As the effects of global climate change become more pronounced around the world with rising temperatures, ongoing drought conditions and flooding in regions such as sub-Saharan Africa, scientists and health experts are increasingly focusing on its impact on human health and plans to mitigate these health risks.
Projections from the World Health Organization indicate that between 2030 and 2050 an additional 250 000 people globally will die of diseases directly linked to climate change, such as diarrhoea, heat stress, malaria, cardiovascular complications, respiratory diseases like asthma, and malnutrition.
While research on the expected impact of climate change on health in South Africa has just begun, international research findings show that it is directly and indirectly linked to an increase in morbidity and mortality, says Prof Caradee Wright from the South African
Medical Research Council. Prof Wright, who is a Specialist Scientist from the Environment and Health Research Unit, Climate and Health Research Programme, and will be presenting research findings related to the impact of climate change on health at the upcoming Africa Health Exhibition and Congress.
In Southern Africa, current projections show that by the end of the century temperatures will be around 4°C higher than what is currently being experienced. That is on average 2°C higher than the predicted global increase. With every 1°C rise in temperature, the risk of heat-related conditions such as heat stroke, kidney disease due to dehydration, cardiovascular complications and respiratory conditions increases.
In addition, predicted changes in the frequency and intensity of rainfall could increase the prevalence of infectious diseases from contaminated water such as diarrhoea and water- and vector-borne diseases such as malaria and cholera. This in turn could put more strain on public health care systems in a region that is already struggling with a high burden of existing diseases such as HIV/AIDS, high levels of poverty and food and water challenges. But, Prof Wright says that the lack of health and climate data in South Africa is hampering efforts to get a clearer idea on the current and future impact of climate change on the country’s health.
“You need decades of climate, morbidity and mortality data before you can confidently determine the impact,” says Prof Wright. “When you look at research based on good data collection over many years in developed countries, the association between an increase in certain health conditions and issues such as higher temperatures becomes clearer.”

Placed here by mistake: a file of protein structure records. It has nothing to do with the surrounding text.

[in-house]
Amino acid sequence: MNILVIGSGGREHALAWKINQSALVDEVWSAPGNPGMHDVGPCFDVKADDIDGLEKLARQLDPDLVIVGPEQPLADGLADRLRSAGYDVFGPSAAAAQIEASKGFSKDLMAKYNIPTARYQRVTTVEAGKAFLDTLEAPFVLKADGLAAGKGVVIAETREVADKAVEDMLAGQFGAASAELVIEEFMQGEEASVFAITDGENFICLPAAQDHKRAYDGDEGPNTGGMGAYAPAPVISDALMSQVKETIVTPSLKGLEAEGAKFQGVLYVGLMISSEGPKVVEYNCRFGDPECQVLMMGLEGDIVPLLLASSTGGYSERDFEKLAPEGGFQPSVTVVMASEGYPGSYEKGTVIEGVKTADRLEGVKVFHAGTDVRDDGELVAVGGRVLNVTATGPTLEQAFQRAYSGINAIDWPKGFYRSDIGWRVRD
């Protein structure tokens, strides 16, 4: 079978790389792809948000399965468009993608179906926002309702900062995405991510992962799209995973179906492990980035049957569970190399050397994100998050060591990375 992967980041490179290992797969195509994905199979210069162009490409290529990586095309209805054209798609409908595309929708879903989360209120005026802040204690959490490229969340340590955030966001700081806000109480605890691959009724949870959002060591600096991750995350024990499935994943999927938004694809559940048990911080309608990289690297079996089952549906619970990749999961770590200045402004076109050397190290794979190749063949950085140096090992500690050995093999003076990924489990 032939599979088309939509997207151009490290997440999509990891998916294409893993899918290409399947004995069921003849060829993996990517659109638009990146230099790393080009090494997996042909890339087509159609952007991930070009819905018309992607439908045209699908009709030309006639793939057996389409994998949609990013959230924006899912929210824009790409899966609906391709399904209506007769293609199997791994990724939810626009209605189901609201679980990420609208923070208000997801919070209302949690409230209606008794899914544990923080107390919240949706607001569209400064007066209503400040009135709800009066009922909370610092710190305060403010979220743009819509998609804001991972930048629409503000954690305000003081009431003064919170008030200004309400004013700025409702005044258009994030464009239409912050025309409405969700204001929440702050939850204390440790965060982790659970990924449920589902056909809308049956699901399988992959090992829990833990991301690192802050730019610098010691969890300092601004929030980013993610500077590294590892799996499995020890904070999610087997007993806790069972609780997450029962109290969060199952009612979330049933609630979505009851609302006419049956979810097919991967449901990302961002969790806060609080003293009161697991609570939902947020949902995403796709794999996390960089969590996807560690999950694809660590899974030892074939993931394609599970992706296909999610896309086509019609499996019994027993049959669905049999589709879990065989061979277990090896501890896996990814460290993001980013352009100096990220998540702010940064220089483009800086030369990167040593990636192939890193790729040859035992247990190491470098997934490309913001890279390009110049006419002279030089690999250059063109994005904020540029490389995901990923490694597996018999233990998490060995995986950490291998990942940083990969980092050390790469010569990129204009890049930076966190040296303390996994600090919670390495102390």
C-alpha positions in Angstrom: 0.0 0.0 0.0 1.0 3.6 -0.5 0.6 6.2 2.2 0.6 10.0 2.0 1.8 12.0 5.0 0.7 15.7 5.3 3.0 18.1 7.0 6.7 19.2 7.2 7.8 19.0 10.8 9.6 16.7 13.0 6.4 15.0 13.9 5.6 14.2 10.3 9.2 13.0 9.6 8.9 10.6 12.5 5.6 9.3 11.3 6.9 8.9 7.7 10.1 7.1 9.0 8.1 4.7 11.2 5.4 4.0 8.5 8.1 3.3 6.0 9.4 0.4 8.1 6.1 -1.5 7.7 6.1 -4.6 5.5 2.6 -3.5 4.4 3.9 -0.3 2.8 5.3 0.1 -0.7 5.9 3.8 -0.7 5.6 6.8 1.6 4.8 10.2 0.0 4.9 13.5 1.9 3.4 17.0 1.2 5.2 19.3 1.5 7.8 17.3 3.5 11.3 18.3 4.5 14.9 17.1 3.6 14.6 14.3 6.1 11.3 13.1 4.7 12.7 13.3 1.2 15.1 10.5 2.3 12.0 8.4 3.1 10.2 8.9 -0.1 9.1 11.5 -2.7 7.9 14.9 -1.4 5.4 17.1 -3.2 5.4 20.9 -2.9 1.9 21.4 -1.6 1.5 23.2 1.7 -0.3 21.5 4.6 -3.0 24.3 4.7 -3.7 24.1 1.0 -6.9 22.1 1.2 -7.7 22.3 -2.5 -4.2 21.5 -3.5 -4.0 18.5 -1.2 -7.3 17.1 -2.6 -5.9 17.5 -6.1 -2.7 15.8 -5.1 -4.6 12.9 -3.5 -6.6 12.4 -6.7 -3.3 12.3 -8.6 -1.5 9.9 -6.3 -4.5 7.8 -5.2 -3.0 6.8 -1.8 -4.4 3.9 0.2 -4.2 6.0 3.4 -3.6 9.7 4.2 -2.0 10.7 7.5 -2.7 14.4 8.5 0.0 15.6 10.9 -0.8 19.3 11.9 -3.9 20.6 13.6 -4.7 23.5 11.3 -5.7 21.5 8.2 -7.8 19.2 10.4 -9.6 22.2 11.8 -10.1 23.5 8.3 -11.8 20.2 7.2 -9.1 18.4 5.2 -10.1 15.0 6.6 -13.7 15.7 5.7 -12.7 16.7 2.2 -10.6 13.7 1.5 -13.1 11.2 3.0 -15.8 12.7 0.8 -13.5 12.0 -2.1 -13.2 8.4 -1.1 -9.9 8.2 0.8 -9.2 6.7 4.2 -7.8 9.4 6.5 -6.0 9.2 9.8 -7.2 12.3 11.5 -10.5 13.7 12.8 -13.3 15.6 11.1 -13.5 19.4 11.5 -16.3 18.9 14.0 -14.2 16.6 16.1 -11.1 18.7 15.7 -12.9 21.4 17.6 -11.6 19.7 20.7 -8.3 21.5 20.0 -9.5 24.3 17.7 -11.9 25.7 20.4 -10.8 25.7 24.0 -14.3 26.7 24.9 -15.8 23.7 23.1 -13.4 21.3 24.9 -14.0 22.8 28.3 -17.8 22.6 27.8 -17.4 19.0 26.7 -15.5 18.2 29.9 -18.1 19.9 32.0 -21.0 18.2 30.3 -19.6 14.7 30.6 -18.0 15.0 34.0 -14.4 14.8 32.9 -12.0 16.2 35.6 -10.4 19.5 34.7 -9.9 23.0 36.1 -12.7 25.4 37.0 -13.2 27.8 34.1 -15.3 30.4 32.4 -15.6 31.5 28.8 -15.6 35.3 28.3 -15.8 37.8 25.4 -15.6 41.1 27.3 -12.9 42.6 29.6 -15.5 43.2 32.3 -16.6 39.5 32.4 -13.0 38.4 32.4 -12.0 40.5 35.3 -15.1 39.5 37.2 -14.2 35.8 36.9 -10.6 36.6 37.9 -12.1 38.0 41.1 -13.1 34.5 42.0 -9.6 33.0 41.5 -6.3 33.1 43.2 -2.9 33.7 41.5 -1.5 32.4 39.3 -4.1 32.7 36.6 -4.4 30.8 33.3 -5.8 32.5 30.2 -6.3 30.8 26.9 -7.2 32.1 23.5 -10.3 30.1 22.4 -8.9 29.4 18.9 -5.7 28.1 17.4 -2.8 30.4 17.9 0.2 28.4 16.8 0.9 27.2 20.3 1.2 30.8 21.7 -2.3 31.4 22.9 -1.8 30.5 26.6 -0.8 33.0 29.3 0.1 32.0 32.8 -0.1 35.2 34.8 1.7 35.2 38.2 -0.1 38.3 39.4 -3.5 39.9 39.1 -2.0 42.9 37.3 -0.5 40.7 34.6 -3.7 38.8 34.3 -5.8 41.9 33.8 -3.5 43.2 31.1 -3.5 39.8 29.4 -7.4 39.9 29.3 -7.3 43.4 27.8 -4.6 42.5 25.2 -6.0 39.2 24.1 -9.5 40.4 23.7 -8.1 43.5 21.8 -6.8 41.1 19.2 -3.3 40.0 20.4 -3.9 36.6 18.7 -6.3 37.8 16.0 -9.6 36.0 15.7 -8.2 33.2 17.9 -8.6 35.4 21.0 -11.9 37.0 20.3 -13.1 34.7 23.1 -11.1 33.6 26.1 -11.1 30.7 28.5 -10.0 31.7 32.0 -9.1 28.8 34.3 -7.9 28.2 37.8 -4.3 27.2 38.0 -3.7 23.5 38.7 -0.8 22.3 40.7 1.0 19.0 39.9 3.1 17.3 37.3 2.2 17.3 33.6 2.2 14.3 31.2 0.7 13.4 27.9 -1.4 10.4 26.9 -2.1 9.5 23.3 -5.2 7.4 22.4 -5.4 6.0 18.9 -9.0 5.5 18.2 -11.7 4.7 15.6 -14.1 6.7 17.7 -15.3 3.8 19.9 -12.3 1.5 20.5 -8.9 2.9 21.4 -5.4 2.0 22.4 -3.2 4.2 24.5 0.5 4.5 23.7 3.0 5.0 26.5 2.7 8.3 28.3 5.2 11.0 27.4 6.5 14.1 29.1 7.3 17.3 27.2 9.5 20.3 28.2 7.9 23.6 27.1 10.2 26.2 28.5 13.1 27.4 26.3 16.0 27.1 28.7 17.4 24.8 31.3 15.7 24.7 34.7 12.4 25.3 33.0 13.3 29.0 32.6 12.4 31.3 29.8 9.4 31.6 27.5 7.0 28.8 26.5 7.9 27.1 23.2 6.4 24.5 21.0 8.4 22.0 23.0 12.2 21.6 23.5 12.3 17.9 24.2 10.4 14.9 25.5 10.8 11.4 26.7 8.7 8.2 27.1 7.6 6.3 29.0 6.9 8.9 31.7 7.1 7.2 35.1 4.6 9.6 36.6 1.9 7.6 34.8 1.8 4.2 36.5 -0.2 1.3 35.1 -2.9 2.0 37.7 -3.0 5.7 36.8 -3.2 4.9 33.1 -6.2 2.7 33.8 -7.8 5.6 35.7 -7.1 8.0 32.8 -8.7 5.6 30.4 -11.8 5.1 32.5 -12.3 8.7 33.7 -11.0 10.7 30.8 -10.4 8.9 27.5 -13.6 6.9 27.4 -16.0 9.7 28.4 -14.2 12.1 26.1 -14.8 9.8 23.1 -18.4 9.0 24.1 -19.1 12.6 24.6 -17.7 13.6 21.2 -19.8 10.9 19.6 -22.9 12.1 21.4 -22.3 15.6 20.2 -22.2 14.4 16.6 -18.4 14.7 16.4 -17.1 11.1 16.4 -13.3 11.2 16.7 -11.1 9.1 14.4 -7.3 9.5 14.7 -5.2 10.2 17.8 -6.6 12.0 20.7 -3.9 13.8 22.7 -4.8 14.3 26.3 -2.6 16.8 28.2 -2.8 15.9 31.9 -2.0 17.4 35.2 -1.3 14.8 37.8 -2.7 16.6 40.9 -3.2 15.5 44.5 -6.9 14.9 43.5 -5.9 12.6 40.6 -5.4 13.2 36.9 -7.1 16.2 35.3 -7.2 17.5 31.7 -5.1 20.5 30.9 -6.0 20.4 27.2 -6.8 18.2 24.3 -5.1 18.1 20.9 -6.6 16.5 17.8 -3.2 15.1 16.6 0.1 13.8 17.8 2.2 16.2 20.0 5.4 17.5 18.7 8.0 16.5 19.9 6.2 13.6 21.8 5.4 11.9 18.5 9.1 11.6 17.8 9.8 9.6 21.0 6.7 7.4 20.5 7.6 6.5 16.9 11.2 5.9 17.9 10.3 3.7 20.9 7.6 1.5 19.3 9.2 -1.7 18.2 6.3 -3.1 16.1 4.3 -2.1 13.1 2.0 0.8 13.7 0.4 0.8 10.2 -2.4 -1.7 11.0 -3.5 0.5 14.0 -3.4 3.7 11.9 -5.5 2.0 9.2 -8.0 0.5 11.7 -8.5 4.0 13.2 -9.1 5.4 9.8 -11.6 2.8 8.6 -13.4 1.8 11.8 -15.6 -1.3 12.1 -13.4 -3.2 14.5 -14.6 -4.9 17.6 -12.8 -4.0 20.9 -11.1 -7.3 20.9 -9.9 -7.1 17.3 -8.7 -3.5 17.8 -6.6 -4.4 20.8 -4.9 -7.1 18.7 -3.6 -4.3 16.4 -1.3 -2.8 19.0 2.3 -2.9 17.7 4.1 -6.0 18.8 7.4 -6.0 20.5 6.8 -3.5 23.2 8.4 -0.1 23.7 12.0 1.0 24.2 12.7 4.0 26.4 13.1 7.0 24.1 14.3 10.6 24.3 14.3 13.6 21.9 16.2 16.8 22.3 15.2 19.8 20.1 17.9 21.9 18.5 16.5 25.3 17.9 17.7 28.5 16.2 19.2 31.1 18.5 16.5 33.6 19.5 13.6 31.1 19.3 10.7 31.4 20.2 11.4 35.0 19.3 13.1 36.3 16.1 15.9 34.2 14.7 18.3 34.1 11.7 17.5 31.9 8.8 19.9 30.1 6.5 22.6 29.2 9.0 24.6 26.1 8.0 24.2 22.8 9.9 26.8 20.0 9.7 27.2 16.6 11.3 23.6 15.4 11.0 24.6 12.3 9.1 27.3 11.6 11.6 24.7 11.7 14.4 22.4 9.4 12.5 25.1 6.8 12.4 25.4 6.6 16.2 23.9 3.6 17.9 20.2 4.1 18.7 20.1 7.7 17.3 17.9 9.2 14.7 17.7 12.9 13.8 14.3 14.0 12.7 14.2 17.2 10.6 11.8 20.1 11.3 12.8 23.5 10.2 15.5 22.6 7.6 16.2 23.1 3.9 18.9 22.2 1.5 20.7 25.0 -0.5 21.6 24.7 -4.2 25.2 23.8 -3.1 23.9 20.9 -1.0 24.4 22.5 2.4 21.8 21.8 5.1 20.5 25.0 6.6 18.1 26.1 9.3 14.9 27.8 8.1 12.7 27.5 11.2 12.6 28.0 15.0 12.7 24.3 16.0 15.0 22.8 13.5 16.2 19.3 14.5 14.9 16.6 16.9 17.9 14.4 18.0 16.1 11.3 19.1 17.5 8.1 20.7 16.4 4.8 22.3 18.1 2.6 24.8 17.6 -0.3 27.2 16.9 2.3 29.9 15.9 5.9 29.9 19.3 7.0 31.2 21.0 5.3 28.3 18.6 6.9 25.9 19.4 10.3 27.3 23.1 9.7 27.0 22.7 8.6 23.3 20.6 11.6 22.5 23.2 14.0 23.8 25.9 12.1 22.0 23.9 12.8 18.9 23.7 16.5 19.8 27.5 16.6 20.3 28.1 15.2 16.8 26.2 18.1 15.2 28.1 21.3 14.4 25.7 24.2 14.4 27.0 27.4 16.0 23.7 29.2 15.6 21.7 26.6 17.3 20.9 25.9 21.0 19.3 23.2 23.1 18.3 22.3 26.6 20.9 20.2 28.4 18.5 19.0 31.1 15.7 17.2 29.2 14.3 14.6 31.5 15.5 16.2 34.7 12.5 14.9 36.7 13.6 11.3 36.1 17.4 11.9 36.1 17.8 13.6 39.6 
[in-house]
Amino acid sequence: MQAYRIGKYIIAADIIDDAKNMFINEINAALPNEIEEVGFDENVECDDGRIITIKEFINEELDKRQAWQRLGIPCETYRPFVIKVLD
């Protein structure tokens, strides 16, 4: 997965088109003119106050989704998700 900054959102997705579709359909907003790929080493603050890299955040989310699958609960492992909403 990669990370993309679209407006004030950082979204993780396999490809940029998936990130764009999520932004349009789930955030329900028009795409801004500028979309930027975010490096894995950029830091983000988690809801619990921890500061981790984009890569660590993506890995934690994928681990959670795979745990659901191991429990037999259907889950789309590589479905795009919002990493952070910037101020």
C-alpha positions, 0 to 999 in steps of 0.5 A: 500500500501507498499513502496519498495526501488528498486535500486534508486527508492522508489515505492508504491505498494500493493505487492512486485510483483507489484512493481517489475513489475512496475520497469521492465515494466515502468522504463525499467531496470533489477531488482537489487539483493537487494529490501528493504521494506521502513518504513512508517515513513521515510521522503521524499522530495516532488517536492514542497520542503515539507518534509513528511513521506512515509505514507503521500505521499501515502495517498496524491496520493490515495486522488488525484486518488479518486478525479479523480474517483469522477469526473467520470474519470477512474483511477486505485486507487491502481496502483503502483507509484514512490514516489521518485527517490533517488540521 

In South Africa, government is taking steps to respond to climate change and the associated health risks. In 2014, the Minister of Health, Dr Aaron Motsoaledi signed the National Climate Change and Health Adaptation Plan, drafted by his Department. It identifies potential climate change-related health challenges for the country and strategies to mitigate the health- and associated socio-economic risk factors such as food security, housing and an increase in poverty. A strategy to implement the plan is currently being developed by the Department of Environmental Affairs in collaboration with the Department of Health and the medical profession, represented by the South African Medical Association’s Environmental and Climate Change Task Team.
However, Prof Wright emphasises that government cannot do it alone. Multi-sectorial cooperation, involving multidisciplinary stakeholders is needed to assist in setting up and implementing adaptation strategies such as early climate warning systems, ensuring that the health system is equipped to deal with an increase in conditions like diarrhoea, heat stress and vector-borne diseases, and educating communities about the potential health risks.
Most importantly, says Prof Wright, is that interventions should focus on the most vulnerable populations — the elderly, young children, people with pre-existing health conditions, poor people in urban and rural areas, and those who are exposed to extremely hot temperatures because of their working conditions.
Prof Wright will be speaking at the Public Health conference, which will form part of the 7th annual Africa Health Exhibition & Congress 2017 taking place from 7–9 June 2017 at the Gallagher Convention Centre in Johannesburg, South Africa. More than 9,300 regional and international healthcare professionals and medical experts are expected to attend the event.
Africa Health Exhibition and Congress
South African Medical Research
Public Health conference Africa
South African Medical Association